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COVID-19 could be a good time to find quality drivers if you know how to look

April 23, 2020
While most carriers have cut down on recruiting during the pandemic, those who haven’t could take advantage of less competition to find new drivers. Technology such as video calls and social media could also make the winning difference.

Almost every trucking fleet is feeling the impacts of COVID-19 — some good but most bad — as the industry deals with the economic impacts of a pandemic that has closed businesses and pushed much of America indoors. While many lives are being disrupted, many fleets are keeping supply chains moving and still seeking out new drivers in this new world.

Right now might be the right time to seek out high-quality drivers as most fleets have decreased recruitment advertising and some have put out a hiring freeze. On the driver side, some drivers may be taking this opportunity to seek out employment with fleets that are more driver-centric. How fleets use technology to connect with drivers could be the difference for carriers looking to hire top-notch drivers in 2020.

Jeremy Reymer, DriverReach founder and CEO, hosted a webinar April 21 on how COVID-19 is affecting the driver recruitment process. He noted that how fleets protect and focus on drivers, particularly during a pandemic, goes a long way. “The concerns drivers have during this health crisis, to me, need to be at the forefront of your thought process,” he said. “Make sure they have the tools, safety, and equipment they need.”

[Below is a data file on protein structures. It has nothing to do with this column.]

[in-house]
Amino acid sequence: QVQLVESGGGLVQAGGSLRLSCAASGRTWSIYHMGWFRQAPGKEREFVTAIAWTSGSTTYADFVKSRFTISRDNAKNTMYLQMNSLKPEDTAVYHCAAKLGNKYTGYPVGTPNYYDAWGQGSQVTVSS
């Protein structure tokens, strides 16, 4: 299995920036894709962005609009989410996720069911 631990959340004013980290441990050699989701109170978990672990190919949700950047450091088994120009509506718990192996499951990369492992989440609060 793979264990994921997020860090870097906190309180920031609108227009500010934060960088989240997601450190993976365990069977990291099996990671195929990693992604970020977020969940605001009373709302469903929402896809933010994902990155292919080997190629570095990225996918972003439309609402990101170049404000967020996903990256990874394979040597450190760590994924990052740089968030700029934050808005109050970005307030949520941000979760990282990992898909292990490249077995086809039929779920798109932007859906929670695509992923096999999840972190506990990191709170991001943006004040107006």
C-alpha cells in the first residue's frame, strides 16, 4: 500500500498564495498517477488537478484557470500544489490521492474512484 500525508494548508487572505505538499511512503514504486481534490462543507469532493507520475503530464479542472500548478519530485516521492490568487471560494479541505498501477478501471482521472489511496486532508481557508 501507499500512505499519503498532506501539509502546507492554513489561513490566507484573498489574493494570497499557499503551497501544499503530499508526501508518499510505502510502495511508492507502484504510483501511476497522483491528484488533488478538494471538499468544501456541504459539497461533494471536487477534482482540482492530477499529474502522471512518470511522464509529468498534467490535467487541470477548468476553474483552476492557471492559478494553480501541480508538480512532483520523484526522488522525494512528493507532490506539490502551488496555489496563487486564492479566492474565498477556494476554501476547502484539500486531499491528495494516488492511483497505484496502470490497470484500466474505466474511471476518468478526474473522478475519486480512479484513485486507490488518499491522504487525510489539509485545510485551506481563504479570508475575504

COVID-19 business impact

Nearly 40% of driver recruitment leaders said their fleet’s loss in business has been the biggest challenge of the pandemic, according to a survey in mid-April by The third biggest impact on the list — behind managing the supply chain (28.1%) — was hiring new employees (18.4%). The same survey found that more than half of fleets have had drivers stop driving due to COVID-19 fears, meaning many fleets are still looking for new drivers to fill gaps., the Find A Trucker Job platform, surveyed more than 300 driver recruitment leaders at carriers across the U.S. to get a pulse on the driver hiring market during the pandemic. “I think it’s really helpful for all of us as we try to learn more and get a grasp on the situation that we’re dealing with right now, which is, for all of us, unique and hopefully a one-time circumstance as far as everything is concerned,” Alex McKeown, the CEO, said during the webinar. 

Almost nine out of 10 respondents said their business has felt some sort of impact from COVID-19, according to the survey. The virus has decreased business for 65.2% of respondents while 20.7% reported an increase.

Small fleets have been hit hardest by COVID-19 while some larger fleets have seen more business growth since the pandemic began. Nearly three-quarters of fleets with 10 or fewer trucks reported a decrease in business due to the new coronavirus, the survey stated. Nearly a third of large fleets — with at least 500 trucks — reported business growth during the pandemic. 

Roughly nine in 10 companies in the Northeast saw a decrease in business since coronavirus concerns began, according to the survey. And more companies in the Midwest than any other region reported an increase in business — albeit only 28.4% of them. 

Optimism for the transportation market is mediocre, according to the survey. Nearly half (49.2%) of those surveyed rated their optimism of the market as a three out of five. A quarter of respondents rated it at one or two. The other quarter rated it at four or five. The bus and motorcoach segment has the lowest optimism for the market (2.42 average) while the building materials segment has the highest (3.47). 

Almost all recruiters surveyed expect COVID-19 to affect their businesses into the second half of 2020 — with only 7% expecting it to last a month. Fifty-seven percent expect the pandemic-effect to last at least four months. More than 20% expect it to last at least six months to more than a year. 

Finding new drivers during a pandemic